(Washington, D.C.) - U.S. Senator Jeanne Shaheen (D-NH) today announced Senate passage of a funding bill that includes increased funding for the Low Income Home Energy Assistance Program (LIHEAP), which last winter provided heating aid to roughly 47,000 New Hampshire homes. The program was in danger of being funded at approximately $2 billion less than it was last year, but will receive full funding under the continuing resolution passed by the Senate today, which funds the government through March. Shaheen fought for a provision in the bill that would provide the program with level funding.
"Given the current economic climate and the rising cost of heating oil, protecting this critical source of heating assistance was simply the right decision for New Hampshire families," said Shaheen. "I'm thrilled that the program will receive full funding in this legislation and that thousands of New Hampshire households will stay warm over the holidays and throughout the winter months."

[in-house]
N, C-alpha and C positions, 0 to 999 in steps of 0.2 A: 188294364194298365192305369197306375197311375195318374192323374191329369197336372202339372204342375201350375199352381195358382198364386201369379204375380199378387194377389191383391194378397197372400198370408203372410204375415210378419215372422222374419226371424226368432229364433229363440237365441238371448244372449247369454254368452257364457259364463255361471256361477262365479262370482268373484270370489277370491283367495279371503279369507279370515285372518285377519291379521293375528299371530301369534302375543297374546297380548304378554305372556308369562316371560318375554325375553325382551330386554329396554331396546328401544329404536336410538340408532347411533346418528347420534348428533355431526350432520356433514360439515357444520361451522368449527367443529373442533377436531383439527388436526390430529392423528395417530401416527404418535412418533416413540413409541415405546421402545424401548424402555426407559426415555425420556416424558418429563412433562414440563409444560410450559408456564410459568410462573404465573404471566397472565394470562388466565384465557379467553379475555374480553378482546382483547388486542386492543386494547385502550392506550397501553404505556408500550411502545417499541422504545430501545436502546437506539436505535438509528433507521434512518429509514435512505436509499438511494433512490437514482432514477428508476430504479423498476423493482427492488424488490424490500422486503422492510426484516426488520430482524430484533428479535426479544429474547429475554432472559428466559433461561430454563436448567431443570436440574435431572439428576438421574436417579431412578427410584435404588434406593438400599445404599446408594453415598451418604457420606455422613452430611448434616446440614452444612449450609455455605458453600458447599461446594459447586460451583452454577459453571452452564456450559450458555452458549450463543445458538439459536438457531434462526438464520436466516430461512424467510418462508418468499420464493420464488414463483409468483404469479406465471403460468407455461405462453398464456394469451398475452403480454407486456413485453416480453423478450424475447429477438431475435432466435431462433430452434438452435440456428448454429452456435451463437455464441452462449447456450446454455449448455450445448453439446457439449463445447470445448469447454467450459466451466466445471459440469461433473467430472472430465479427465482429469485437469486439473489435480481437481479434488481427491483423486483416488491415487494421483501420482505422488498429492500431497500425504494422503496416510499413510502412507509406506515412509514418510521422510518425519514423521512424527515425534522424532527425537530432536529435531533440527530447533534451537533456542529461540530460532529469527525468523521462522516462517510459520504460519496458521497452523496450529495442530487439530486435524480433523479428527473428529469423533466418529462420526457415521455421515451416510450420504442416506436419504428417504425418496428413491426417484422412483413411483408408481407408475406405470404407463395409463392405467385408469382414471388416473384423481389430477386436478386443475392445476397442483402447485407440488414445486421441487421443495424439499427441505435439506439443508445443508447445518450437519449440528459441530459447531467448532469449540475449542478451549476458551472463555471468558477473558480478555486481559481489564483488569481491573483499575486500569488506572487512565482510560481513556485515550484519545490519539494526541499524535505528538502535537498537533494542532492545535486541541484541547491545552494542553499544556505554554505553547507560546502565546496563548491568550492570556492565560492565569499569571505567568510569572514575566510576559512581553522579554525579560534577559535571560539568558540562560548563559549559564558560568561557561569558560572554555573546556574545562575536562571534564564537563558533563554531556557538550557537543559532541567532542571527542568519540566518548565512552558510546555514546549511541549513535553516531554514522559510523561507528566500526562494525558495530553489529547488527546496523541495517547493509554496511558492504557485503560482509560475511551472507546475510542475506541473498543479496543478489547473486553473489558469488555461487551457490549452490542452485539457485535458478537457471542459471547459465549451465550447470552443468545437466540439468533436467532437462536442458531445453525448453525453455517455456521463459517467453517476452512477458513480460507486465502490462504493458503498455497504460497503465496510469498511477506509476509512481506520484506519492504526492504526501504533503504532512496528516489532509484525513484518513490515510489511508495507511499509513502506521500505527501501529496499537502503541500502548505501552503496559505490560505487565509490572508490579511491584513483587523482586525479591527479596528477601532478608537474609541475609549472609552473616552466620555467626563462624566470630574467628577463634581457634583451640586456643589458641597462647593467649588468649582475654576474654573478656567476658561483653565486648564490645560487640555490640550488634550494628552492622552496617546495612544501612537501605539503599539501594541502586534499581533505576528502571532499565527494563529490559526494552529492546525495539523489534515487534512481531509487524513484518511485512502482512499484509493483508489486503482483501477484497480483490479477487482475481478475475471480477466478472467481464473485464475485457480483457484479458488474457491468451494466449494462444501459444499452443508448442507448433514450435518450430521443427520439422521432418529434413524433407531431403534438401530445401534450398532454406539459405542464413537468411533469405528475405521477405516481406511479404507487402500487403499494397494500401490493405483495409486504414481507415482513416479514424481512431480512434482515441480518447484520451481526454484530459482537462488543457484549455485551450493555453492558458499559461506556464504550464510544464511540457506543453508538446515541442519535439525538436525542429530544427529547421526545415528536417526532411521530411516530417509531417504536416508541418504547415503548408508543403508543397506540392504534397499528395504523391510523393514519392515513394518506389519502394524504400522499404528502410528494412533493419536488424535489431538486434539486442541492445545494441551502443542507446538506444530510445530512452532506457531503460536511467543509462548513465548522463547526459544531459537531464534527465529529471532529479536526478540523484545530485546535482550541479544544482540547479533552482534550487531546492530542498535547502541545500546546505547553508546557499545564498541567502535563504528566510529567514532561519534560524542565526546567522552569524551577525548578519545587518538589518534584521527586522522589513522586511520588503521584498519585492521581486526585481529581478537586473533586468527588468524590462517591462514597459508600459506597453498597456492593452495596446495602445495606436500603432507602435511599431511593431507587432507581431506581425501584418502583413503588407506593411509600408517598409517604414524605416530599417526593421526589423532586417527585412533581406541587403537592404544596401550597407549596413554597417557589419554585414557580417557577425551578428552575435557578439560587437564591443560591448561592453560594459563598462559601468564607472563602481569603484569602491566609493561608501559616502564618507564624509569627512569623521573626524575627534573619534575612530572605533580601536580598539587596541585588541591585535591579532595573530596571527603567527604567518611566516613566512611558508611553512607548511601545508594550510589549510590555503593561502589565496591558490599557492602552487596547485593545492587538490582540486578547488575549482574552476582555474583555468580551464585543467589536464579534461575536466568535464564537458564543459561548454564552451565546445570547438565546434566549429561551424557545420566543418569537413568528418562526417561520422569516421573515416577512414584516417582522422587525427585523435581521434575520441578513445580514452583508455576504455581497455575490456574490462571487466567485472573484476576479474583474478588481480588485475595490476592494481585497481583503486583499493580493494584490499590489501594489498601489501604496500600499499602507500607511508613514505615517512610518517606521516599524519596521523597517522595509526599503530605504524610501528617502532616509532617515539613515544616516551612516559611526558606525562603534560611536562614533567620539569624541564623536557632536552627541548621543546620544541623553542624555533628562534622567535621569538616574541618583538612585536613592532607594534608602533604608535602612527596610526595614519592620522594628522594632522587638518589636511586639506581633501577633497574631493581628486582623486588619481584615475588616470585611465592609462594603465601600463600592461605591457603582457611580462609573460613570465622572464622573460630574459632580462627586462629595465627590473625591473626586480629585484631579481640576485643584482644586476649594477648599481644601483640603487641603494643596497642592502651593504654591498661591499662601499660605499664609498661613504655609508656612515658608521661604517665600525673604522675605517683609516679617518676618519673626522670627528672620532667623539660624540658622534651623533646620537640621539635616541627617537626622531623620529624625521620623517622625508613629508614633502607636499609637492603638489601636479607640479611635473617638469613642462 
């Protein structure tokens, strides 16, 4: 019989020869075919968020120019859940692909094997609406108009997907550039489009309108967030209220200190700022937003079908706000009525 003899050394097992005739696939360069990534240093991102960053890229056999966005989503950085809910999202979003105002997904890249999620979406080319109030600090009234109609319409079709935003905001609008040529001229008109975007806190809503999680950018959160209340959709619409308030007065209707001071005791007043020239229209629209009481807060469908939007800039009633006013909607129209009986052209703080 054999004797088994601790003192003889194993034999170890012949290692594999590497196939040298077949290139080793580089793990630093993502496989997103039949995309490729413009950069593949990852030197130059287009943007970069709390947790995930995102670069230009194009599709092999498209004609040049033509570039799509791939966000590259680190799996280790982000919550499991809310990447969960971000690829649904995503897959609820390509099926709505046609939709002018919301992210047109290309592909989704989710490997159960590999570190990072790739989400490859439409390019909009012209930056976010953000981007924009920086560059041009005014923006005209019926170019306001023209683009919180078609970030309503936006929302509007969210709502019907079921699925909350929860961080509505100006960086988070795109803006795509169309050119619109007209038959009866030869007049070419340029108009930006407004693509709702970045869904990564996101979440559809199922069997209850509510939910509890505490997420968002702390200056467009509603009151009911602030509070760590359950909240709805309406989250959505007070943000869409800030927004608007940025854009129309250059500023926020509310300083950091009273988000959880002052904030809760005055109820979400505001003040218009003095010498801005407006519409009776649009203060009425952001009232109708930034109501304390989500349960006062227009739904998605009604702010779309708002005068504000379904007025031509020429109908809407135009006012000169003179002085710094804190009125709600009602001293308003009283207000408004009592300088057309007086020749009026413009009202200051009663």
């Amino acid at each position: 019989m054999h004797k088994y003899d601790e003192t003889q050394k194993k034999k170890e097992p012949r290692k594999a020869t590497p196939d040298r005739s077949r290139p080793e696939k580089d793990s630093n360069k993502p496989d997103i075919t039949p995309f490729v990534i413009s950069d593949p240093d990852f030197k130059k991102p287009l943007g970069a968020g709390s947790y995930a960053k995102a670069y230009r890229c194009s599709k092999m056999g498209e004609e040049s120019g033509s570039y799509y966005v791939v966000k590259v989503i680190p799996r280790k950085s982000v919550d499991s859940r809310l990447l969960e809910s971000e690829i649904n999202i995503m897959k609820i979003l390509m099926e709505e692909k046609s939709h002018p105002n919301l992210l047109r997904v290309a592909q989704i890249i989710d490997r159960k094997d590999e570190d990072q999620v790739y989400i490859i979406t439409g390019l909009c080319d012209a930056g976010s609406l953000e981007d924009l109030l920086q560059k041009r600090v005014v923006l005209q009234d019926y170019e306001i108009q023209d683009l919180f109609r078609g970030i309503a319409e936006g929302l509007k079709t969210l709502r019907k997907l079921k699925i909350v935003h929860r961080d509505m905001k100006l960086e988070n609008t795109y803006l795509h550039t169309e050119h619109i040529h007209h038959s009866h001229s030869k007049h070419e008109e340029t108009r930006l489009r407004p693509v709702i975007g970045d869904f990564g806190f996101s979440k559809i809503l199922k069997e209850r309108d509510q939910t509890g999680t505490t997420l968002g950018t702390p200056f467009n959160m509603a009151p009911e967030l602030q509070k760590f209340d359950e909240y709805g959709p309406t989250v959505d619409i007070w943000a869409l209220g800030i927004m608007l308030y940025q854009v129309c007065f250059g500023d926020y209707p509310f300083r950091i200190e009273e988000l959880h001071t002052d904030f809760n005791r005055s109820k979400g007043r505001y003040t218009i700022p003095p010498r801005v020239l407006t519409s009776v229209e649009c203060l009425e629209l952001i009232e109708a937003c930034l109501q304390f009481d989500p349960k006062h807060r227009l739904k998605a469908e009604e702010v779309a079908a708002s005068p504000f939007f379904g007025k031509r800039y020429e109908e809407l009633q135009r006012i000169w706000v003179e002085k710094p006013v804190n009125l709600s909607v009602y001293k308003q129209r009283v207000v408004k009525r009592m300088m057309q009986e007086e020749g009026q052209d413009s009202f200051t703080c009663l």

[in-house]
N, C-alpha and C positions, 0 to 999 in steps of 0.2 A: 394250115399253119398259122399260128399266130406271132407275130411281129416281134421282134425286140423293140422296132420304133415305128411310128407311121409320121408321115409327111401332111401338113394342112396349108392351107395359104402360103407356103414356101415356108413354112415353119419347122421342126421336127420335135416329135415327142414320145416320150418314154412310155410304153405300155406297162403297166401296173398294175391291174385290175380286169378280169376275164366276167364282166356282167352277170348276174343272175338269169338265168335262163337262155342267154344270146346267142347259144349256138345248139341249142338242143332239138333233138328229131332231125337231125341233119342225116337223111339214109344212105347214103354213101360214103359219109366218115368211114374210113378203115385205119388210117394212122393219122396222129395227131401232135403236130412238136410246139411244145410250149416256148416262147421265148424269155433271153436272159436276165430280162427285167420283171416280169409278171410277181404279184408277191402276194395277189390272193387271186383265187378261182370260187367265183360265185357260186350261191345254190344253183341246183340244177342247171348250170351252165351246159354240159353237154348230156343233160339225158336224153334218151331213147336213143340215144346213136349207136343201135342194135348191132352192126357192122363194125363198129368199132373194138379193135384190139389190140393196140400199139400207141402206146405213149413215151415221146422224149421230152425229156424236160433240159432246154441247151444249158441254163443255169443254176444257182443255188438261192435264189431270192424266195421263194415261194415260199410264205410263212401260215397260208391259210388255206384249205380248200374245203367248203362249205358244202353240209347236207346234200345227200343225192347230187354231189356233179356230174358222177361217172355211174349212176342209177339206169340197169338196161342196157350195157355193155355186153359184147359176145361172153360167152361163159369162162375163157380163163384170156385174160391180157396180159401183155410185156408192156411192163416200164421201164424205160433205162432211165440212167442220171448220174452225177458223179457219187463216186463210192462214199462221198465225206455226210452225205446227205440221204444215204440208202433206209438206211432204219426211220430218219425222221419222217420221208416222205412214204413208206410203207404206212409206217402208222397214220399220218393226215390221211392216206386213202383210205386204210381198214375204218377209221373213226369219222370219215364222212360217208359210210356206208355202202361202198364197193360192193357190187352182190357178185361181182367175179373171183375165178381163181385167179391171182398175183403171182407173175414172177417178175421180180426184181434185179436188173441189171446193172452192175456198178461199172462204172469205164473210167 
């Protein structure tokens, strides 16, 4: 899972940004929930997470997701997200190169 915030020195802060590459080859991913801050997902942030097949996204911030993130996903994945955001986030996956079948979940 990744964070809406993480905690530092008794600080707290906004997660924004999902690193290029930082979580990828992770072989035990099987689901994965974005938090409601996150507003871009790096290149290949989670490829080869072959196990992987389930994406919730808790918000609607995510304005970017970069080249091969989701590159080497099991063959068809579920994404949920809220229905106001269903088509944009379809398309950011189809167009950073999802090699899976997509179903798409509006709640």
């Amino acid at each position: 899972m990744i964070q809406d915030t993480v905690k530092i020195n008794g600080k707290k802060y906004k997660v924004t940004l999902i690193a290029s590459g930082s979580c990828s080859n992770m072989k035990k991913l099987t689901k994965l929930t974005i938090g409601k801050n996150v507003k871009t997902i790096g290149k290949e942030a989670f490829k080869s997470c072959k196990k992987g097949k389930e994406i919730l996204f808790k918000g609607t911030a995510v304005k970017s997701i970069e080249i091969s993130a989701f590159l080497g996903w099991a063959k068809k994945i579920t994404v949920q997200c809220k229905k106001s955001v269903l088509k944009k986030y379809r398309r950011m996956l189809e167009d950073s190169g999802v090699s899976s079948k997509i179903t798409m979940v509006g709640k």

The continuing resolution now heads to the House of Representatives, where it is expected to pass.
Shaheen has consistently advocated for increased funding for LIHEAP in recent months. On November 16, Shaheen sent a letter to Health and Human Services (HHS) Secretary Kathleen Sebelius that urged against cutting the program. On November 22 and December 17, Shaheen signed onto a pair of bipartisan letters (the first to the Senate Appropriations Committee and the second, to the Senate's Majority and Republican Leaders) also calling for the program's full funding.
Thanks in part to these efforts, language was inserted in the continuing resolution ensuring that HHS obligates the same amount of funding for LIHEAP this winter as it obligated during the same period in Fiscal Year 2010. If funding had been cut, New Hampshire would have been able to provide heating assistance to only half as many homes as it did last year.
More than half of New Hampshire families rely on home heating oil, and the price of heating oil is up roughly 12 percent from this time last year. The Energy Information Administration projects that the Northeast will spend almost 15 percent more for home heating oil this winter than last.